Renting a car in Portugal
If you are going to drive yourself, you will need a car. Renting a car in Portugal is easy. Our best recommendation is to rent a car for the day. Depending on how many people you have in your group, it may be less expensive than a tour, but you will miss out on the added value of information provided by your guide.
We have been using Rentalcars.com successfully around the world. As a conglomerator, they offer up the full gambit of car types including competitive pricing from a local establishment. Best of all, their customer service is in English, should there be any problems.
Click here to compare prices through RentalCars.com
You will drive past cork trees
As we drove out to the site, we saw cork trees. To us, this was new and exciting. We later learned more about them at the Cork Museum in Spain.
Megalithic tours from Evora
Disclosure: This page contains affiliate links. We earn a small commission when you use these links, at no additional cost to you.
If you don’t want to rent a car, a tour is your best option to see these Evora monoliths. We believe these are the best options:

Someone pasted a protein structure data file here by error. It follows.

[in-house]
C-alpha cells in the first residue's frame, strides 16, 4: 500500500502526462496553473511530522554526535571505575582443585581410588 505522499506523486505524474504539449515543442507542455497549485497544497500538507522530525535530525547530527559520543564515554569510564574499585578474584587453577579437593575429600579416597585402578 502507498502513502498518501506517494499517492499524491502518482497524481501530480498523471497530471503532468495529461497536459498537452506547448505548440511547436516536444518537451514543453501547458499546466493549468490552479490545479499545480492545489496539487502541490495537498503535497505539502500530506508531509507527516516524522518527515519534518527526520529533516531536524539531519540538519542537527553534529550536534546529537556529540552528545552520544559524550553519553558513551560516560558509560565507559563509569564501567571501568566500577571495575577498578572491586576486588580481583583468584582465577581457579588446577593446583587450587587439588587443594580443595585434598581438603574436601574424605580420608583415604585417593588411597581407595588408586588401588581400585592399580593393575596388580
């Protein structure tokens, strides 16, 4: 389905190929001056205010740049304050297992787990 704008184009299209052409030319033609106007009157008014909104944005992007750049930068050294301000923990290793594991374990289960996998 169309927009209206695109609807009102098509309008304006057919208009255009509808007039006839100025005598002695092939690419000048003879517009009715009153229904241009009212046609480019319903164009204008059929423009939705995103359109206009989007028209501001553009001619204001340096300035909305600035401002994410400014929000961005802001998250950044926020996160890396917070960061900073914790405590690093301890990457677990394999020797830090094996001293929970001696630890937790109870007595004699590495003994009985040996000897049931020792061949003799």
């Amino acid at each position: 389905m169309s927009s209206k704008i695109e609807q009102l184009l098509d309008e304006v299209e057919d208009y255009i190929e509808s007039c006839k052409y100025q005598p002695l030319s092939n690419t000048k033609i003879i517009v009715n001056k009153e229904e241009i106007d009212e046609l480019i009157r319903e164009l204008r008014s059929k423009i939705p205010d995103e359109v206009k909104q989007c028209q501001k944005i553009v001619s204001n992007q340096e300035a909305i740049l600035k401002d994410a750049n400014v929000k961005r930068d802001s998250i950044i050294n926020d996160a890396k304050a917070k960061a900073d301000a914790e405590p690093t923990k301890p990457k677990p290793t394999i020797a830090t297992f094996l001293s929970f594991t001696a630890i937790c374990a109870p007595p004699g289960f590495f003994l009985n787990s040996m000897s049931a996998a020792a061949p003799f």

Evora: 4-Hour Forest E-Bike Tour to Almendres Cromlech: This is the perfect tour for energetic visitors who like to explore the megalithic sites slowly. Riding mountain e-bikes, the tour loops for about 45 kilometres (28 miles) from Evora to Almendres Cromlech. You will pass through rural villages and even cycle through fields with grazing cattle. Please note: this tour requires a certain level of fitness and mobility. Check the tour for details.
Check prices and availability for this e-bike tour from Evora
Cork Forest and Megalithic Temples around Evora: A private tour that is perfect for people who want a deeper understanding of the geography, culture, and history of the region. This tour visits an interpretive centre, Almendres Cromlech, two dolmen, and explores the cork forest.
Check prices for the cork forest & megalithic temples tour from Evora
Megalithic tours from Lisbon
Évora and Megaliths Full-Day Tour from Lisbon: Packing a lot into a day, this highly-rated tour is ideal for Lisbon-based travellers who want to discover Evora and the megaliths, but have limited time. Starting and ending at your Lisbon hotel, you will visit both the Almendres Cromlech and a megalithic dolmen. Plus, in Evora, you will see the Roman Temple of Diana, the cathedral, and the chapel of bones.